In a nutshell, this is a second chance story. Sort of. Carolyn and Stephan grew up together, spending their summers as lake cottage neighbors (all women’s fiction requires a lake cottage), then hooked up for a summer fling as teenagers before going on as friends as adults. The bulk of the action takes place when they’re in their early thirties, after a severe injury to Carolyn’s young daughter brings them back together. Left by her cold ex-husband and her unsentimental parents to keep vigil alone over her comatose daughter, Stephan leaves his life in Detroit to be at her side in Cleveland.
One of the things I liked most about the story is Emma, Carolyn’s daughter. As the action opens, she’s lying in a hospital bed in a coma after a car accident. Carolyn is, of course, keeping watch and determined to see her get well, despite everyone telling her that it won’t end happily. The doctor tells her that when comatose people wake up, if they wake up, it’s not like the movies. They wake very, very slowly, and are rarely the same as they were. And what happens? Emma wakes slowly, needs extensive rehab for a long time, and isn’t the same as she once was. She’s weak on one side, has problems speaking and uses a walker for a while. And everyone’s just happy she’s alive. Imagine that. Happiness and disability *can* coexist in a romance novel. Neat.
Where it all goes pear-shaped is in the telling. I can’t really decide when the story is set, or if it’s actually a contemporary. Only the epilogue (and it’s an epilogue that takes treacle to brave new heights) is set in the book’s publication year of 2008. Most of the action is set in 1994, with lots of flashbacks to their childhood together at the lake in the mid-1970s. After the couple hooks up and declares their mutual love and gets married, the book then jumps to 1999, where their actual HEA is delayed by a disagreement over whether or not to have children together (and you already guessed how that ends.)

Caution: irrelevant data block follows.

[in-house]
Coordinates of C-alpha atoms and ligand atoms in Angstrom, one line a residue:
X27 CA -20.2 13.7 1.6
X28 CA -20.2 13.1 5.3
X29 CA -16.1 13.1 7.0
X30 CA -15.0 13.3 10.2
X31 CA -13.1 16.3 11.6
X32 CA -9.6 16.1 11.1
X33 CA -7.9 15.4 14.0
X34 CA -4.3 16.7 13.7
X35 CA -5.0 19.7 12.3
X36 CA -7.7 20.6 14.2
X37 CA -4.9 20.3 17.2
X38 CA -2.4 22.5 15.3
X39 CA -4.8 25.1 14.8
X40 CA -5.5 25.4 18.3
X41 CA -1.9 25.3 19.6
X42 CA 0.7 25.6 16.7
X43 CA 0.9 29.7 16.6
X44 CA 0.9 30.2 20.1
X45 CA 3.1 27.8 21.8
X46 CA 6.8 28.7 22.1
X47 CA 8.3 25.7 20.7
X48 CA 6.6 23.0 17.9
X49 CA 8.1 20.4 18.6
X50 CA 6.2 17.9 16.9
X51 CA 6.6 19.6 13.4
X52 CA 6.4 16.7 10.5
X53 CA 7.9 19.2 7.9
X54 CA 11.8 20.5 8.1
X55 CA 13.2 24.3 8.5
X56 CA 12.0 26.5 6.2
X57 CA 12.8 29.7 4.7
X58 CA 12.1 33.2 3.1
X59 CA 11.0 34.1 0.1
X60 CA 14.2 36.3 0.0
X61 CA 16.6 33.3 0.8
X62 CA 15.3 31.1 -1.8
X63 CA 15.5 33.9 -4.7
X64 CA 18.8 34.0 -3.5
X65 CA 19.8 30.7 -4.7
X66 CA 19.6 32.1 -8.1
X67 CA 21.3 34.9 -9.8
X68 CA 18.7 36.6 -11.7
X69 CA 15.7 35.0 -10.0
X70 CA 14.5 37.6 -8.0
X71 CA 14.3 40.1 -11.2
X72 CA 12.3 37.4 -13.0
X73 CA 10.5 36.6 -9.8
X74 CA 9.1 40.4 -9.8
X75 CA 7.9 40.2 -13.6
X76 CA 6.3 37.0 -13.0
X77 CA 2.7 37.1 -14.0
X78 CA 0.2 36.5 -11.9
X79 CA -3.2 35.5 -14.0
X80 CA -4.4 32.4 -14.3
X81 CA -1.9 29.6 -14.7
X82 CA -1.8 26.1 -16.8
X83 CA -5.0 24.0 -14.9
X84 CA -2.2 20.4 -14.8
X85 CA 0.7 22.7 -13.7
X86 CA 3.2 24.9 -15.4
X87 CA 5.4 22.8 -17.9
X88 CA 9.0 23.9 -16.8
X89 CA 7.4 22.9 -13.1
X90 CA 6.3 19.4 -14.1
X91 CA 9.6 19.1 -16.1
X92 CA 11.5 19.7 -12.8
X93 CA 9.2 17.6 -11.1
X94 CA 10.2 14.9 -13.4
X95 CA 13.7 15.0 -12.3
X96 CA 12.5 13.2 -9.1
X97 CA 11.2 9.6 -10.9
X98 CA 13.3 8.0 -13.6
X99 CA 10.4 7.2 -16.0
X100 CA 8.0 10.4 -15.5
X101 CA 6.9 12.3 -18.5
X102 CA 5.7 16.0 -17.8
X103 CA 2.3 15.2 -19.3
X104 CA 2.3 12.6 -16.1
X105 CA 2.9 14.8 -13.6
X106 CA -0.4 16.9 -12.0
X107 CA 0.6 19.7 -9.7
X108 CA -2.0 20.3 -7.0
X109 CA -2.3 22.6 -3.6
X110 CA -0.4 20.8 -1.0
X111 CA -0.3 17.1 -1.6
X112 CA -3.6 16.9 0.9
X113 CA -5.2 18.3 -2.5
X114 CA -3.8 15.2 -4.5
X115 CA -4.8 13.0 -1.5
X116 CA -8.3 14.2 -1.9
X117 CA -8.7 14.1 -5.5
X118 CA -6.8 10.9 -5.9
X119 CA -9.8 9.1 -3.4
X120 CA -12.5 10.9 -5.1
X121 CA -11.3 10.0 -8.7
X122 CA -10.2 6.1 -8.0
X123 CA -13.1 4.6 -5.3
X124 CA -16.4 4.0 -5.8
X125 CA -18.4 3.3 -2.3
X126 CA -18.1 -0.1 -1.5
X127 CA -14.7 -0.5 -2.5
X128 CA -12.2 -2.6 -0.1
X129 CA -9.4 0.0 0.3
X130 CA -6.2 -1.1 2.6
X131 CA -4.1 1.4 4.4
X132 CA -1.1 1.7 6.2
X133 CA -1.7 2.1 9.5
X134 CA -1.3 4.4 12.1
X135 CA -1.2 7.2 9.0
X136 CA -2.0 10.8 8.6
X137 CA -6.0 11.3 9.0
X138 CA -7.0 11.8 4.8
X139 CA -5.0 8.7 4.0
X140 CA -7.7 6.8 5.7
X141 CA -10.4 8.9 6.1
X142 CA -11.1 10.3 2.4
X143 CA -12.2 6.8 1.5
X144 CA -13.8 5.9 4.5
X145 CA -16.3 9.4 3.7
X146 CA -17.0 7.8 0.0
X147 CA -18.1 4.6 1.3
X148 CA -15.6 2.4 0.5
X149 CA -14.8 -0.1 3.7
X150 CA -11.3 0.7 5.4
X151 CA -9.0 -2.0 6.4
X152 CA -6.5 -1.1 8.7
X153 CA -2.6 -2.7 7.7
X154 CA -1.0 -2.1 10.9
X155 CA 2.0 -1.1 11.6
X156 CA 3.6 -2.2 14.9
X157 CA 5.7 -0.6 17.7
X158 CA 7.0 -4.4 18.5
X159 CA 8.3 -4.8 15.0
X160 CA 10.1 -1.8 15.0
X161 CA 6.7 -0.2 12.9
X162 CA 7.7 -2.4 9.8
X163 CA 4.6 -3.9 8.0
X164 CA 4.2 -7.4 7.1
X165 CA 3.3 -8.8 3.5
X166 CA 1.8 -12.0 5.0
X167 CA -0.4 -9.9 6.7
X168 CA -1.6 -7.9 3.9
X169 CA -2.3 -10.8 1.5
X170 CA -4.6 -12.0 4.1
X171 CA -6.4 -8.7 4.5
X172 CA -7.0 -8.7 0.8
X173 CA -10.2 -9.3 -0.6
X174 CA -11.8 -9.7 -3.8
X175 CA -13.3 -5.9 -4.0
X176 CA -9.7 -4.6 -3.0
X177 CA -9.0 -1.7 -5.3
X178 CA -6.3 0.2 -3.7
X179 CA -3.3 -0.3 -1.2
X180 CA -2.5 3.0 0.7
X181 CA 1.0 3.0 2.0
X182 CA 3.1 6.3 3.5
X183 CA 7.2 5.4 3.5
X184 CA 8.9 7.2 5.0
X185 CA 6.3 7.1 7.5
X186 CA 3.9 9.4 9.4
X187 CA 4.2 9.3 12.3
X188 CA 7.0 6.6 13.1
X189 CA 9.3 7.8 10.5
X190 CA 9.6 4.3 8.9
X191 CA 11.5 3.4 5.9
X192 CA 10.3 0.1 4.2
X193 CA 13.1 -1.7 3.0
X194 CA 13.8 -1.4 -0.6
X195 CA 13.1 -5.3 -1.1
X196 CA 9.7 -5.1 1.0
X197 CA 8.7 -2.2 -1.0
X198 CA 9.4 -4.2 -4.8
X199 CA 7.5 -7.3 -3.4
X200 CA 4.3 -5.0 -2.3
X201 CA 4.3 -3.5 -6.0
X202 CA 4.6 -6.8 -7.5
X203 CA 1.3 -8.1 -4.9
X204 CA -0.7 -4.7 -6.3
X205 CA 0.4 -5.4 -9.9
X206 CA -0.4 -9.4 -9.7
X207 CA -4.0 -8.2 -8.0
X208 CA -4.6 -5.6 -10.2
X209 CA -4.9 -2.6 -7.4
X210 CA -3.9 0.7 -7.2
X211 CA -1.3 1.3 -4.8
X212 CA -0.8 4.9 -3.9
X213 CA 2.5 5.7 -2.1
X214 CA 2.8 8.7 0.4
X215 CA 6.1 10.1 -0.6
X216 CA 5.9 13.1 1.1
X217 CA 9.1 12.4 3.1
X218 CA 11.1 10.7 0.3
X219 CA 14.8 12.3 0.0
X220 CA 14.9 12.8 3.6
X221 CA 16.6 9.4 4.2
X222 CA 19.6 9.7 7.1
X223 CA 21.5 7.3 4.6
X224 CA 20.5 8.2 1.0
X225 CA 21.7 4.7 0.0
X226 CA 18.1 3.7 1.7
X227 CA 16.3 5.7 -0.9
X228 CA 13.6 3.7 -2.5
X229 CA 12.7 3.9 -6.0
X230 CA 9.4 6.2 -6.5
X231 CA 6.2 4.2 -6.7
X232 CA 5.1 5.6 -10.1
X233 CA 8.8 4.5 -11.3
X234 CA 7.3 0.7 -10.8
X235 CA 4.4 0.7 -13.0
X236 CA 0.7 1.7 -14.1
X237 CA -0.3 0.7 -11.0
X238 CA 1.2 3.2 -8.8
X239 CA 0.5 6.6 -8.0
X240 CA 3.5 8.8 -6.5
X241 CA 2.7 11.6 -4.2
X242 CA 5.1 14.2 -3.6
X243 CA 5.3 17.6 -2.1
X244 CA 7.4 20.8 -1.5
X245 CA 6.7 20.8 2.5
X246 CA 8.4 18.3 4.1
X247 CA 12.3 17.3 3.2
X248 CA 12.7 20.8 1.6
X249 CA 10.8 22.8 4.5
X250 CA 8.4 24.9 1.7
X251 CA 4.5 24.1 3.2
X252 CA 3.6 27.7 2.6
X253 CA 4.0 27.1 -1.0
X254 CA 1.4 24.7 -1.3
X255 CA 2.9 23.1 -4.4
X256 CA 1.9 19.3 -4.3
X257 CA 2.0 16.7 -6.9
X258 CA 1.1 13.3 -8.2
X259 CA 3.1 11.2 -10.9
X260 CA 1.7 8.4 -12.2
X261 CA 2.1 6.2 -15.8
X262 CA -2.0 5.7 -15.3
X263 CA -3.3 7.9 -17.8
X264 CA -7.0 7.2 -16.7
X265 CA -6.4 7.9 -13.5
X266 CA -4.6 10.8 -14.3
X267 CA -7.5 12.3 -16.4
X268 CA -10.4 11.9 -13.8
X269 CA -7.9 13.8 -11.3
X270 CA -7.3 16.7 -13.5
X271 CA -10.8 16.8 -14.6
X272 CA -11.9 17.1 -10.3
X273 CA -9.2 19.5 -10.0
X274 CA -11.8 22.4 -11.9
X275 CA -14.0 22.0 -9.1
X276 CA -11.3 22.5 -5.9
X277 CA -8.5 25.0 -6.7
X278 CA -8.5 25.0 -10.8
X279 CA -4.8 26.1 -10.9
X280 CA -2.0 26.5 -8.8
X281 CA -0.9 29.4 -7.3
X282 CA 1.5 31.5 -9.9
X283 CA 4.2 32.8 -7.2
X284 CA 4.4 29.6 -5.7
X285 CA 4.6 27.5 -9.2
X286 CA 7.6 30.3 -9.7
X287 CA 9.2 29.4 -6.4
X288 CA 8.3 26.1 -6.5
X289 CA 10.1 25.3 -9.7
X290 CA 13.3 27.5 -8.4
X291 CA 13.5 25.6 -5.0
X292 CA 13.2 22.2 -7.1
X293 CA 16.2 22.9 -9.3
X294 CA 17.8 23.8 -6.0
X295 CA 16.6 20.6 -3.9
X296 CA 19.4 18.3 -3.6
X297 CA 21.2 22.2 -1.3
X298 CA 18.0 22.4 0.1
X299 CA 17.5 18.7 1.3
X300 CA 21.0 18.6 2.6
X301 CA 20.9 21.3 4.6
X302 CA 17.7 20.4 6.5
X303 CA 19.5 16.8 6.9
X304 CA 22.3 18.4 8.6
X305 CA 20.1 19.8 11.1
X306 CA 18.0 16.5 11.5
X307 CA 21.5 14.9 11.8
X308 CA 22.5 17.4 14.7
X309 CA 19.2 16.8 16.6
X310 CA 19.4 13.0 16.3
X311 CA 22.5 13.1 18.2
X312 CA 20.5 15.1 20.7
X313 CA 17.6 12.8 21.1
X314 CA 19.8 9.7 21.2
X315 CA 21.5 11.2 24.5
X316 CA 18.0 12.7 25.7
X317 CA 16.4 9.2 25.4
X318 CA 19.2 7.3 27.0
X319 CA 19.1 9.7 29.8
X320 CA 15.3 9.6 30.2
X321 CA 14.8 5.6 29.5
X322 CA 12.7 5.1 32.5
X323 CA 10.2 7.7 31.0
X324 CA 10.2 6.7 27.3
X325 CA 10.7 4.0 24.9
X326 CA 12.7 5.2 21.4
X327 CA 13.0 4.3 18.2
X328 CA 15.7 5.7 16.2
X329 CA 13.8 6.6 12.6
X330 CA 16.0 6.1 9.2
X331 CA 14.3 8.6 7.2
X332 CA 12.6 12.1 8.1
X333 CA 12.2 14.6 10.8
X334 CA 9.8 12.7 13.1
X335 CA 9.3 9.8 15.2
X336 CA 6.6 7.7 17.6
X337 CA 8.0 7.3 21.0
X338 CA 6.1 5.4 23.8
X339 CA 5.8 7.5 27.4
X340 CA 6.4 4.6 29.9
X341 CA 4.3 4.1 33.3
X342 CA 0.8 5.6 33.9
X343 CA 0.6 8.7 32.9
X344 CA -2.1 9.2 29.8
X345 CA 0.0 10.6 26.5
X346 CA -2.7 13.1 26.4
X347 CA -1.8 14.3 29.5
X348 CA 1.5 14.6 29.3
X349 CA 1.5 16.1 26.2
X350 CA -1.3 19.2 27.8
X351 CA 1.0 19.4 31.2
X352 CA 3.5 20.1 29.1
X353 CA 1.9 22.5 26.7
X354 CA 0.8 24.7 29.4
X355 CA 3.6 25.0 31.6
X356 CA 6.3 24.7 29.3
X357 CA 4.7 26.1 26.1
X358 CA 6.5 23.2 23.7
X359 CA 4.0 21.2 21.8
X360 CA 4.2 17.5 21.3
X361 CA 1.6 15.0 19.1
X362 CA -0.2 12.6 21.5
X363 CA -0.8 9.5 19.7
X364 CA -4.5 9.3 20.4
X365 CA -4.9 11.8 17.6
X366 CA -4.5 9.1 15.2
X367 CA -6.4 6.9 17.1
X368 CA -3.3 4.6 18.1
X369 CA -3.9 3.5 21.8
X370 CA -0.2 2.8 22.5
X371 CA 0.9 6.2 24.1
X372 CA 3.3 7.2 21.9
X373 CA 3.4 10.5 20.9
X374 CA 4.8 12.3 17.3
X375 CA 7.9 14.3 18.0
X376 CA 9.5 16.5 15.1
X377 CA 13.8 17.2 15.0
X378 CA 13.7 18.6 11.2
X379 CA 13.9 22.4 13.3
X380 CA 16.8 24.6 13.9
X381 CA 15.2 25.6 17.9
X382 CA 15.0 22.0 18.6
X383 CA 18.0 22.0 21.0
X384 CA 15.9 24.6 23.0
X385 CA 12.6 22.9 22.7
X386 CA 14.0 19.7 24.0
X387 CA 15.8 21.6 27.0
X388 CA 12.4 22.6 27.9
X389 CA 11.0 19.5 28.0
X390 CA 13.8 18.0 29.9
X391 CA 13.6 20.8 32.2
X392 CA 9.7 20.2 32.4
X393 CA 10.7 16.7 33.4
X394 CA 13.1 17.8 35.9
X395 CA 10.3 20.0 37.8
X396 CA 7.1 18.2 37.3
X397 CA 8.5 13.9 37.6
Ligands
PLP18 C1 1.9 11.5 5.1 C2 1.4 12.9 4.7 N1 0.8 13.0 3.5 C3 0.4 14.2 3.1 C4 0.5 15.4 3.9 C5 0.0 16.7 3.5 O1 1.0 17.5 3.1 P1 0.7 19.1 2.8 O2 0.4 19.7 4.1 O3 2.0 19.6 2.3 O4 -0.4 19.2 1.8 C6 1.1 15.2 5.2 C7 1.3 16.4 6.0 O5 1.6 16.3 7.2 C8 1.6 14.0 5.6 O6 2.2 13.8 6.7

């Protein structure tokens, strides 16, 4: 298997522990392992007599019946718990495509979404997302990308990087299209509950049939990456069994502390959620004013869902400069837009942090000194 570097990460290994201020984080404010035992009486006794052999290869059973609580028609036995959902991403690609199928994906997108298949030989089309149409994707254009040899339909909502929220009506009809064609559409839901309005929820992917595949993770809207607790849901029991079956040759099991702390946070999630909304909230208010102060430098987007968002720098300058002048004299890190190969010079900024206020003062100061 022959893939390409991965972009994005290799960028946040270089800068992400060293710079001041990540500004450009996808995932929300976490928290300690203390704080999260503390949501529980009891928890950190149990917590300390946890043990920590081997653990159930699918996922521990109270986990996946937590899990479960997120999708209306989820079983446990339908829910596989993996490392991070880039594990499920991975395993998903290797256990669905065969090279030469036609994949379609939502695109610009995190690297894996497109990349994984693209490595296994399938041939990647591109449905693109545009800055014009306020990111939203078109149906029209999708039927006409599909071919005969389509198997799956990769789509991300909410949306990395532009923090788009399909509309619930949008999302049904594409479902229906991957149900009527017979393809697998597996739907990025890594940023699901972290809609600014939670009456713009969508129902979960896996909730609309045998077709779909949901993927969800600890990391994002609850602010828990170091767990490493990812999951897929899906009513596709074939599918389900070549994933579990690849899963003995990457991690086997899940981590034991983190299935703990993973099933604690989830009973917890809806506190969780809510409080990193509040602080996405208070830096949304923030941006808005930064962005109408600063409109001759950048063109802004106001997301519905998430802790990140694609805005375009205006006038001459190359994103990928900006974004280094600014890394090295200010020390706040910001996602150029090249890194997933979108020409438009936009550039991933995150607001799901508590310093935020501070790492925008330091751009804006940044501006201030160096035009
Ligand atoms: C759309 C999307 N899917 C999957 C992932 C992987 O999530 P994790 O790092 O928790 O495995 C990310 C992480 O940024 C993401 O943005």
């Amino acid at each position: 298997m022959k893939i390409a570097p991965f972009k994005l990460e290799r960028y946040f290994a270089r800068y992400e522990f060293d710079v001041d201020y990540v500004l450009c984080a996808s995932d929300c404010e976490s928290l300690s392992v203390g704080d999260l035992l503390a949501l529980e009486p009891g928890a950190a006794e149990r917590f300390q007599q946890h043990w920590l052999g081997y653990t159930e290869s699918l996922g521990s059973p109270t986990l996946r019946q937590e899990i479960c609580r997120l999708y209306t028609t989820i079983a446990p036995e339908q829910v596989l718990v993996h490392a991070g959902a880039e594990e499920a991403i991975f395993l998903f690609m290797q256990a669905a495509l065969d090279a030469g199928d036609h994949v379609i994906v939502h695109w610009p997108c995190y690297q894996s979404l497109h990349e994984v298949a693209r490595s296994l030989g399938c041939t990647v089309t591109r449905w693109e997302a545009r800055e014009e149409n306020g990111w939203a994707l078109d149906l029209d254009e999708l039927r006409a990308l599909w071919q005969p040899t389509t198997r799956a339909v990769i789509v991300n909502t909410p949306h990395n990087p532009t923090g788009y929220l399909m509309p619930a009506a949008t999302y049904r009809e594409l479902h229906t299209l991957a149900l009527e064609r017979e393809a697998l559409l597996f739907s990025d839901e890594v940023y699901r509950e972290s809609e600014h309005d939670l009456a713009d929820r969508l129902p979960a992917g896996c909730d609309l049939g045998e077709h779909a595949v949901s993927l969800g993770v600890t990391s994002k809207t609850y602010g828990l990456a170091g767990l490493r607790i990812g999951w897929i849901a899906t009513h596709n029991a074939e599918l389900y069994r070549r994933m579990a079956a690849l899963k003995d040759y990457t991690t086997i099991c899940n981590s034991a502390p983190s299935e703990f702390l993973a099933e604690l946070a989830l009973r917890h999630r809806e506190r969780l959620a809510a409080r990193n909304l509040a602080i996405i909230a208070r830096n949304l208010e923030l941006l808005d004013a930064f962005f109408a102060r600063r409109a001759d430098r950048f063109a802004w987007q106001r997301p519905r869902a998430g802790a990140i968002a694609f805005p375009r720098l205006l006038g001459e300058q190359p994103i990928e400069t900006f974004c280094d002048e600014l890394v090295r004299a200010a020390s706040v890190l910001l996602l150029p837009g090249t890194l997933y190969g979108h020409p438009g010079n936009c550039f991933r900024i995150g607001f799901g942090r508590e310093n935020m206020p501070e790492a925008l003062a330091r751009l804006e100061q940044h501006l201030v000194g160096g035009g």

I found all the time-line jumping annoying and unnecessary. Rather than a single, coherent book, it read like two connected novellas. There’s the 1994 story, then there’s the 1999 sequel. As a result, I felt jerked around. They got what sure appeared to be an HEA only to have the author yank it away and yell, “psych!”
For all its faults, I did sit down and read it straight through without stopping. The characters and the drama was compelling enough, but I just wish the telling was a bit smoother. C
Published August 1st 2008 by Harlequin